Foundation's leadership may change
21 June 1999
(Radio Free Europe / Radio Liberty) - Recent reports about the involvement
of an Iranian charitable foundation in a joint-venture with a Norwegian
oil exploration company reveal the political, economic, and financial power
of these para-statal bodies. These, in turn, indicate that although the
foundation's leadership may change soon, its activities will not.
Mohammad Sahfi, director-general of public relations for the Petroleum
Ministry, dismissed reports in April that the Oppressed and Disabled Foundation
will enter into a joint venture with a European firm for oil exploration,
extraction, and sales. Sahfi said all upstream activities are under the
Oil Ministry's monopoly, IRNA reported. Sahfi's distinction was hardly
In fact, the Oppressed and Disabled Foundation is the Iranian partner
of Norwegian firm Norex in a long-term agreement to collect and process
seismic data on the entire Iranian offshore sector. In a project authorized
by the National Iranian Oil Company, Norex will shoot seismic readings
over a two by two kilometer grid covering Iranian sectors of the Persian
Gulf in a project called "Persian Carpet 2000." Norex is encouraging
the United Arab Emirates, Qatar, Saudi Arabia, Iraq, and Kuwait to allow
work across their maritime borders, the "Middle East Economic Survey"
reported on 31 May.
It is estimated that the project will cost $100 million. Companies can
participate in the project by underwriting the exploration with up-front
cash payments of several million dollars. American companies can participate
without making the initial payments.
Some 19 companies are supervised by the Oppressed and Disabled Foundation's
Mines and Oil Branch. The Brookings Institute's Suzanne Maloney, who has
studied Iran's foundations, adds: "[Oppressed and Disabled Foundation]
subsidiaries trade crude oil on the world market through a U.K. subsidiary."
When it was created in 1979, the foundation's assets originated with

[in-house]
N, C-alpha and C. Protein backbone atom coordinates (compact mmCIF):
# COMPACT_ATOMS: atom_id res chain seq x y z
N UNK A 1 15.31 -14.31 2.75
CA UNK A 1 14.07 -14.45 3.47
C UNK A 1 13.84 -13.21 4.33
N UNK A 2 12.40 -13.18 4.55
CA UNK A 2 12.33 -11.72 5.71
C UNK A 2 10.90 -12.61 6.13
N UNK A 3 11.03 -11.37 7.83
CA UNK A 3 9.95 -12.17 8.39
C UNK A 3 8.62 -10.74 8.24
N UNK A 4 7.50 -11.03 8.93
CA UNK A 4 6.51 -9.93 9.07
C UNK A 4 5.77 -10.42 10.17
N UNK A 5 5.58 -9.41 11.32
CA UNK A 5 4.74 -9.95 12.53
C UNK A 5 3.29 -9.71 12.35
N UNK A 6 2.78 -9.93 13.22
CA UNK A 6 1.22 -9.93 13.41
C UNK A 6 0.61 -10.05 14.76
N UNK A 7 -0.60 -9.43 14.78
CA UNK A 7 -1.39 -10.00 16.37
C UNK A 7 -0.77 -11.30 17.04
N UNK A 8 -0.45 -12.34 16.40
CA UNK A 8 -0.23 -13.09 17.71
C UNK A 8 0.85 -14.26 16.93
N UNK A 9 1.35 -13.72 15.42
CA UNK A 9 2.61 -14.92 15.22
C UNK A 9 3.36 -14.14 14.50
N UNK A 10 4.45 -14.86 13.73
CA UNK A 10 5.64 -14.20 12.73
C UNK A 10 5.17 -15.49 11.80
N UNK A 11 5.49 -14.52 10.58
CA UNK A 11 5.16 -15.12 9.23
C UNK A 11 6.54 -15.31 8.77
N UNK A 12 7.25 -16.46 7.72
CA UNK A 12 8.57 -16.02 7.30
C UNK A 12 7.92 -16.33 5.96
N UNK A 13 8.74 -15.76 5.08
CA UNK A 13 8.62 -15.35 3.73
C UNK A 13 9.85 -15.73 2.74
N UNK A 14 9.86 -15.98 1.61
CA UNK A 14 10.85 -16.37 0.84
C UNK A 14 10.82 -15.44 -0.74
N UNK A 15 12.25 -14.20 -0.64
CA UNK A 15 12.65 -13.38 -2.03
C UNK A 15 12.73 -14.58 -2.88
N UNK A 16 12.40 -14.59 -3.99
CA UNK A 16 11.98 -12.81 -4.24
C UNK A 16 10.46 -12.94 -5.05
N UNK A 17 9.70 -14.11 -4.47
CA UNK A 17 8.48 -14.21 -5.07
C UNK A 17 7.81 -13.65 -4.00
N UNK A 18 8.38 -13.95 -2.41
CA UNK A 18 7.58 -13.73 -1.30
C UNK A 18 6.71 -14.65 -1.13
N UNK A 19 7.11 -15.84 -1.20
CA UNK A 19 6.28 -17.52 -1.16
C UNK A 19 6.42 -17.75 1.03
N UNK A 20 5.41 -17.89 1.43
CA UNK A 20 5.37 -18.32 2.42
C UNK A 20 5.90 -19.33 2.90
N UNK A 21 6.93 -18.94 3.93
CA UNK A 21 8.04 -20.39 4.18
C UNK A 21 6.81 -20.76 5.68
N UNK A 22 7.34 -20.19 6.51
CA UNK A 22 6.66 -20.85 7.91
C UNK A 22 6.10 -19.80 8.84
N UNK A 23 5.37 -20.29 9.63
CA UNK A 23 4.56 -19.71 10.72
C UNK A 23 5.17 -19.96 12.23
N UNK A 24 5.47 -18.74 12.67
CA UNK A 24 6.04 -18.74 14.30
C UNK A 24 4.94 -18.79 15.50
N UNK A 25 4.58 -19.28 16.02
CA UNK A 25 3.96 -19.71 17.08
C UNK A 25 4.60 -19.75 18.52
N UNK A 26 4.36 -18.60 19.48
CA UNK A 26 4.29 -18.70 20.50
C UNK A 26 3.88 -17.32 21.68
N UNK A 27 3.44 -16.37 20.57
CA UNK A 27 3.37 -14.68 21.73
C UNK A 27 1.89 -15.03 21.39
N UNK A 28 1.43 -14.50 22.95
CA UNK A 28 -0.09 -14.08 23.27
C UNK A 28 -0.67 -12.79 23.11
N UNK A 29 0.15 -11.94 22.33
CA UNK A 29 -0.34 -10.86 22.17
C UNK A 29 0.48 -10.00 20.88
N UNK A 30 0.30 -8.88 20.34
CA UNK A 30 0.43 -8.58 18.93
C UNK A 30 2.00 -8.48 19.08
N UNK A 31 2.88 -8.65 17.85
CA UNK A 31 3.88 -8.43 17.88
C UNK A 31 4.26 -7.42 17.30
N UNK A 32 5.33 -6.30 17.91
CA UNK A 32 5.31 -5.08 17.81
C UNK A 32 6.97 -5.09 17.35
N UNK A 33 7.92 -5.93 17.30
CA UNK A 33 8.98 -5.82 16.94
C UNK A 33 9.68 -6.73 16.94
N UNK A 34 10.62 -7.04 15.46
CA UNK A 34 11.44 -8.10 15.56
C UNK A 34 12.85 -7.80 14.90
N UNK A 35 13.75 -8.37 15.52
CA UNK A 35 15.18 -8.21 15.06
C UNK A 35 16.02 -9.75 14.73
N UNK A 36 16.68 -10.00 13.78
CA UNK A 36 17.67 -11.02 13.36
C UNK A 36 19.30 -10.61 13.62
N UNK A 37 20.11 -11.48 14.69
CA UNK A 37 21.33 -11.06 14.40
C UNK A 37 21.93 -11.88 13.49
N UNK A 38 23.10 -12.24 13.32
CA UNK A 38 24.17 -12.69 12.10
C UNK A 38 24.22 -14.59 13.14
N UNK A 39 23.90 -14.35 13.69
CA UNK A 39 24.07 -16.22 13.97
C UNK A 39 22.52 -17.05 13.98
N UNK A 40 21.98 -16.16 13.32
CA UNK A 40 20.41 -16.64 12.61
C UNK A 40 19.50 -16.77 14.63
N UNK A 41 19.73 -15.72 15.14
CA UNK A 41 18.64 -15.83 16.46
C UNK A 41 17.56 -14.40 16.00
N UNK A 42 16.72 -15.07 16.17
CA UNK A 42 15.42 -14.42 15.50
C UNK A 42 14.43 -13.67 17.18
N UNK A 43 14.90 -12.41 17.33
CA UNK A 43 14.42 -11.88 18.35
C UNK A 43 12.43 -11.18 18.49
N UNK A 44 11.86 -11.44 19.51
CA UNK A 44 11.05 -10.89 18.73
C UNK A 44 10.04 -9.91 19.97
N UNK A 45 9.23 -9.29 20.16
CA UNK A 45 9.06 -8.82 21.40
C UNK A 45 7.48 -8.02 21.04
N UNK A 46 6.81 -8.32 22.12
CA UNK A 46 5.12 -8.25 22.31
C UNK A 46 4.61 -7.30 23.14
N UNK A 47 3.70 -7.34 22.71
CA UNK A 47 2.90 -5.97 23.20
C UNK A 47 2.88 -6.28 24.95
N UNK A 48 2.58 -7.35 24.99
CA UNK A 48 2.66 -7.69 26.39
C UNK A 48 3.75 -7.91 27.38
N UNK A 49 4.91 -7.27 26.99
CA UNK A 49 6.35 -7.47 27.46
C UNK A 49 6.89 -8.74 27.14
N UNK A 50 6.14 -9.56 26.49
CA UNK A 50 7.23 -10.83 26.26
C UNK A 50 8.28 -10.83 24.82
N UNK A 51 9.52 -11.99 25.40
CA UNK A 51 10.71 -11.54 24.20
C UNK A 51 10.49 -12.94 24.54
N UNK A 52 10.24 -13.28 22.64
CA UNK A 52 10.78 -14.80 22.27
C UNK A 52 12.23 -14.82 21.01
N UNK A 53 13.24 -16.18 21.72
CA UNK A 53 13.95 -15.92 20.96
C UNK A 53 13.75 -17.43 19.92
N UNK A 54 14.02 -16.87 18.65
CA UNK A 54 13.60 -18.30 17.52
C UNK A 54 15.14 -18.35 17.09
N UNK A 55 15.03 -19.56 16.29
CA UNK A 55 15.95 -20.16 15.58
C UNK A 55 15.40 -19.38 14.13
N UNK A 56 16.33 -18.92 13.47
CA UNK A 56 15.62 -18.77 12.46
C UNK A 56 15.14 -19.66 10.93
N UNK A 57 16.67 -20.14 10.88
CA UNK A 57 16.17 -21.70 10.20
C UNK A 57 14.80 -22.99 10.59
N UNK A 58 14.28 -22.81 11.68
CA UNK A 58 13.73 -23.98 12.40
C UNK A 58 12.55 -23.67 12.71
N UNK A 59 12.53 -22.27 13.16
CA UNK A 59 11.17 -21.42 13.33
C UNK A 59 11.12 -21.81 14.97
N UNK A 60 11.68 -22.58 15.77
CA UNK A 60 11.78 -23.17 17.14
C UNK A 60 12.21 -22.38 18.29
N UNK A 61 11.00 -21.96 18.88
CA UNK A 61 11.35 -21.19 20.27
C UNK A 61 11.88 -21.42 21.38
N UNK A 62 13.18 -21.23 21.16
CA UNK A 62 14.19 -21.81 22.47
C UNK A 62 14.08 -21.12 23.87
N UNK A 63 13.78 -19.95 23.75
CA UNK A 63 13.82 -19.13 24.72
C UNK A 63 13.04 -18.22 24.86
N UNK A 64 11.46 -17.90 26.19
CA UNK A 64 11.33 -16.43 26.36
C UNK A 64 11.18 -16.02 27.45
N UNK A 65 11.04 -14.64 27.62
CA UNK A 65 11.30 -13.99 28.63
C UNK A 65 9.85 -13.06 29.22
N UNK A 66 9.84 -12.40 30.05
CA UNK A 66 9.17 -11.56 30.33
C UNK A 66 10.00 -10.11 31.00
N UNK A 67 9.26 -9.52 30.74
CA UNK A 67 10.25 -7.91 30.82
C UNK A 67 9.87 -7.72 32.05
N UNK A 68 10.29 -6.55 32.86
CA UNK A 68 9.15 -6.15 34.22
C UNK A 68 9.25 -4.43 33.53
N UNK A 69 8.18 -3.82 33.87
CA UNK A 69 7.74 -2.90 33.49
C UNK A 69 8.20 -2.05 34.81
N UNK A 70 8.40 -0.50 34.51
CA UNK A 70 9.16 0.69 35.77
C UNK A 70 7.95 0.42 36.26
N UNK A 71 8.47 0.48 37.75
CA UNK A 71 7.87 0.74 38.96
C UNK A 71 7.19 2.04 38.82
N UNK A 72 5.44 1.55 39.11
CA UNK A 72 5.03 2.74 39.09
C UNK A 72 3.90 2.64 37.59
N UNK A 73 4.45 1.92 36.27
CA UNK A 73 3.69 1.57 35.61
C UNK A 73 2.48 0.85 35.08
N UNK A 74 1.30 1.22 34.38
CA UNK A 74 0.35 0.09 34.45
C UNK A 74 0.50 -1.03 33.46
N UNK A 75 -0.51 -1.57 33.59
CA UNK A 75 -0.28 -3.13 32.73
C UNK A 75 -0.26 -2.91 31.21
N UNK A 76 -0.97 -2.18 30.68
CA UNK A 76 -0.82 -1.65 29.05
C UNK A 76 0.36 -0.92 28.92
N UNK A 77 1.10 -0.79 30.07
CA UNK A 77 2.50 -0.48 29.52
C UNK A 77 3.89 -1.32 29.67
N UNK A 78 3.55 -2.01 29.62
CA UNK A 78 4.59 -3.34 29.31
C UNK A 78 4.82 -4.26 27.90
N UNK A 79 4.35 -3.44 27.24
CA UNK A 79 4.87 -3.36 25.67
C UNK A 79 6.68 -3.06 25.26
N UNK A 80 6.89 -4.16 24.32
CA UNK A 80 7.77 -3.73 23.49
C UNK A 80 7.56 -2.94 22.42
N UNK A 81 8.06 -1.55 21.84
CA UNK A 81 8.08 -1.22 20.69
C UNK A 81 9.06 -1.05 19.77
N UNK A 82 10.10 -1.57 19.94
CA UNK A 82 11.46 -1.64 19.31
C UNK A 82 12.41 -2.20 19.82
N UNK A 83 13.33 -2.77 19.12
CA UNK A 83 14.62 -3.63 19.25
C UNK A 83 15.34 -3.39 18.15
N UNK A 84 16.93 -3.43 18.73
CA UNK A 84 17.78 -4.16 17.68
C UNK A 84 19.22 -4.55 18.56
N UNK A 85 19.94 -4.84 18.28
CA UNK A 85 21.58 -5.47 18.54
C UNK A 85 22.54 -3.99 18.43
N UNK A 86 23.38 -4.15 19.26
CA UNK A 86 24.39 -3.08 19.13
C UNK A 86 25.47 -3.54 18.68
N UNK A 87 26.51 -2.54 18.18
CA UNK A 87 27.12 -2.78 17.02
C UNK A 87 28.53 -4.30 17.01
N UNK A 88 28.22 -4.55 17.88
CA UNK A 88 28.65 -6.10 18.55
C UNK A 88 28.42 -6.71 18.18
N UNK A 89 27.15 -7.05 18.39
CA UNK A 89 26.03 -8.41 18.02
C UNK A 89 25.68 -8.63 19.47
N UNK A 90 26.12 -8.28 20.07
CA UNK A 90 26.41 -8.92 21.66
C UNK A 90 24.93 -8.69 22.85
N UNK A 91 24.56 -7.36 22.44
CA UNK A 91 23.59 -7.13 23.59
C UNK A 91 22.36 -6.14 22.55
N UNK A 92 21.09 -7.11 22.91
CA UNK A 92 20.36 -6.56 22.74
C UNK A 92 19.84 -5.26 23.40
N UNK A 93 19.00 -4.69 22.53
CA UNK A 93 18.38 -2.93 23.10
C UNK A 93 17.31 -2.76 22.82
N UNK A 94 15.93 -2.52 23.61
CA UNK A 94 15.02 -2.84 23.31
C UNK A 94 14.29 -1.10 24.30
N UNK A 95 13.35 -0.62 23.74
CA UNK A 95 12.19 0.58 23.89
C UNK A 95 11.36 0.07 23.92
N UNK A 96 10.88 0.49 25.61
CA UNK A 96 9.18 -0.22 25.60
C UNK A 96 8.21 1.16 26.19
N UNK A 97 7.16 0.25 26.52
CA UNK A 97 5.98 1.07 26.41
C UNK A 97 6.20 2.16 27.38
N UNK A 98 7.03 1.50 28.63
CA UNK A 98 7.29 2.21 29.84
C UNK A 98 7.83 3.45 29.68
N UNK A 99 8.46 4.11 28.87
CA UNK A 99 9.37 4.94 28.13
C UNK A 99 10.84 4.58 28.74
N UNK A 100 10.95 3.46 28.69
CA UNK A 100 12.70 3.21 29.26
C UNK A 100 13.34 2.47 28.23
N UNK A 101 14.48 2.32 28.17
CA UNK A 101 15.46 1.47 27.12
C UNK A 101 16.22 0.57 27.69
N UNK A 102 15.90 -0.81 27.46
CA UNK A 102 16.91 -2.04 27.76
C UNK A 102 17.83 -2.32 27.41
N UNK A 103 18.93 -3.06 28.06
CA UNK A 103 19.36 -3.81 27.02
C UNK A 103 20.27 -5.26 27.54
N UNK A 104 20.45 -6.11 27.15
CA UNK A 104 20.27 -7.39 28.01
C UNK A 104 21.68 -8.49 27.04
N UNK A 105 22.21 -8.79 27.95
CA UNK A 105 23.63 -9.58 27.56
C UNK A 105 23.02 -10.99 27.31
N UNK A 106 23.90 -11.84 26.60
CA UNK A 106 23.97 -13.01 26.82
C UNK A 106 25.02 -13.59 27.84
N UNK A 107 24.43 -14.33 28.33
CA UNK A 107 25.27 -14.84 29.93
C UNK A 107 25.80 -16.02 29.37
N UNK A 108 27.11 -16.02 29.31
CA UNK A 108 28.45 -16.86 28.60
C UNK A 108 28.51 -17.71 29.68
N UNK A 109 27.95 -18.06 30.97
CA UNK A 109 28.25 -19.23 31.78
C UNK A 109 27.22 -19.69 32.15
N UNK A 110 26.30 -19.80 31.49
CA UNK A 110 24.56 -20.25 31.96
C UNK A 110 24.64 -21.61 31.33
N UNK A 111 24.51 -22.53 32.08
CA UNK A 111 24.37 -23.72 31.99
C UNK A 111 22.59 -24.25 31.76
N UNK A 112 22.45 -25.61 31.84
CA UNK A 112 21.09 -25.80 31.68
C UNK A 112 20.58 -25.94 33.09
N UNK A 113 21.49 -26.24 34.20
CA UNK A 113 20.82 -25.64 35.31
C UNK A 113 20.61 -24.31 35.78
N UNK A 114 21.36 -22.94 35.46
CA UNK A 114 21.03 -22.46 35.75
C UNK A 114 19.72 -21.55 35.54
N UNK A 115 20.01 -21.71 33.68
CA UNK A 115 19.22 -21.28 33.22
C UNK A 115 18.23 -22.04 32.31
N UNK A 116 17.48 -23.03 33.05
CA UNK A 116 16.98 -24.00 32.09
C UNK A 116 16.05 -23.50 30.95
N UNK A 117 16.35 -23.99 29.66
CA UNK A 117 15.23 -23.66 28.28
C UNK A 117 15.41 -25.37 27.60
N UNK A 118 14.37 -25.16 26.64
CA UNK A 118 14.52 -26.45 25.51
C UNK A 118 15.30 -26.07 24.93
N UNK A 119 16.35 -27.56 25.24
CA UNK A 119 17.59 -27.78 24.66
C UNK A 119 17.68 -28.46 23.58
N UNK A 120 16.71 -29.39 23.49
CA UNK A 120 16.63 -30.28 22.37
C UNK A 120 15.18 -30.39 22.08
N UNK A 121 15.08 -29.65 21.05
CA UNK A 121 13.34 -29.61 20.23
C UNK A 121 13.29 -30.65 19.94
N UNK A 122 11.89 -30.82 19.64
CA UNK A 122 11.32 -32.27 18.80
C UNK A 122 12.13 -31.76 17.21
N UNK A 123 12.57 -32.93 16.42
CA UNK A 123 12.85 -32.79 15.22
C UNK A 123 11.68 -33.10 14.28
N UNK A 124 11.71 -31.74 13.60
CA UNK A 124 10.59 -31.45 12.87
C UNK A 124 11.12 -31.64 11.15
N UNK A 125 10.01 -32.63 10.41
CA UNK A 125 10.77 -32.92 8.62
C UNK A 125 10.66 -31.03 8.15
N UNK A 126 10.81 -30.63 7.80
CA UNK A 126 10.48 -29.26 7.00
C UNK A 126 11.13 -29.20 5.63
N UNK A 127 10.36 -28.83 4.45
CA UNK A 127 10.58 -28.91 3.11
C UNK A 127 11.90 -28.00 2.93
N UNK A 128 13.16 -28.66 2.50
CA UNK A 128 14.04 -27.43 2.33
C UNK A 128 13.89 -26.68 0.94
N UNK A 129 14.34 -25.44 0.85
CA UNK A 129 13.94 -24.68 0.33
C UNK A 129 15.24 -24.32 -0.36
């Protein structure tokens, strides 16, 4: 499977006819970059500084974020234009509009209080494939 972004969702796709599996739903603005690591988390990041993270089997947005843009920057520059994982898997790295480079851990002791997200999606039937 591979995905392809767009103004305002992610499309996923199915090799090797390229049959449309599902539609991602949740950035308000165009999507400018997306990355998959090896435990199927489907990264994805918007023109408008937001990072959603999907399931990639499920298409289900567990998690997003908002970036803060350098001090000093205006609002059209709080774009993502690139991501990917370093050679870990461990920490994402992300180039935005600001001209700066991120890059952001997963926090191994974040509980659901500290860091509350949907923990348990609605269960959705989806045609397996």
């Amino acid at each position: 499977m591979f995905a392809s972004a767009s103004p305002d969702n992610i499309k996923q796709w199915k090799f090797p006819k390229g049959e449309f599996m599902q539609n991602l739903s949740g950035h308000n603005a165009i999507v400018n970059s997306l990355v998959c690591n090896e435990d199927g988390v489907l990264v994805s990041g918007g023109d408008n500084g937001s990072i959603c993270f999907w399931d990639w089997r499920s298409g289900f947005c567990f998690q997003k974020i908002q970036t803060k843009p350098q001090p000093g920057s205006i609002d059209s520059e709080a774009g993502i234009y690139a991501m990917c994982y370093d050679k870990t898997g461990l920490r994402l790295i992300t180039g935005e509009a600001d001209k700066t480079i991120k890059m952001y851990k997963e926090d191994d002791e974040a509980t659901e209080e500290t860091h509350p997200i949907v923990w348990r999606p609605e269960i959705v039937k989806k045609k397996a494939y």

those confiscated from the Pahlavi Foundation and then from nationalized
assets of Iran's 51 largest industrialists. It operated with government
support until the end of the Iran-Iraq War (1980-1988).
The elimination of government subsidies coincided with the appointment
of a new director, Mohsen Rafiqdust. A decade after his appointment, Rafiqdust
claimed to have turned an organization losing billions of rials into a
profit-maker, "Hamshahri" reported in November 1998.
Now, according to its website, the hundreds of companies owned by the
foundation are involved in agriculture, transportation, commerce, tourism,
civil development, and housing. The foundation is estimated to have $12
billion in assets and 400,000-700,000 employees. Parliament's efforts to
get firm figures, through the Article 90 Committee, have been fruitless.
Rafiqdust meets complaints about the lack of transparency by describing
the social benefits of the foundation's assistance.
In fact, charitable work has earned the support of a large constituency,
which also dampens parliamentary criticism. The foundation provides housing
and financial support for those who are 70 percent or more disabled in
the war. It also provides academic and vocational training, as well as
employment. When the unemployment rate is 14-20 percent, this is valuable.
Grants are given to poor students, schools are built, and recreational
facilities are offered.
Its beneficiaries are not the foundation's only base of support. Its
director is appointed by the Supreme Leader. Its leadership, including
Rafiqdust himself, is closely connected with Iran's powerful bazaar. Also,
Rafiqdust was minister of the Revolutionary Guard Corps when it was still
a ministry, and foundation companies serve as fronts for the IRGC's purchase
of nuclear, biological, and chemical weapons components, according to Germany's
dpa news agency.
When Rafiqdust was absolved of involvement in an embezzlement case,
complaints were made about the conservative-run judiciary's performance,
according to the 15 May "Aban." The foundation's tourism business
supports the conservative Ansar-e Hezbollah, alleges "Iran-i Farda."
Rafiqdust's personal stature also is connected with his serving as personal
bodyguard to the Father of the Revolution Ayatollah Ruhollah Musavi-Khomeini.
Recent reports indicate that Rafiqdust will soon step down as the foundation's
director when his term ends in July, but there probably will not be much
change in the way it operates. A likely replacement, according to the 7
June "Jomhuri-yi Islami," is former Commerce Minister Yahya Al-e
Eshaq, who is a current member of the foundation's Board of Directors.
Clearly, the foundation is too deeply embedded in Iran domestic and foreign
affairs to be changed very soon. (Bill Samii)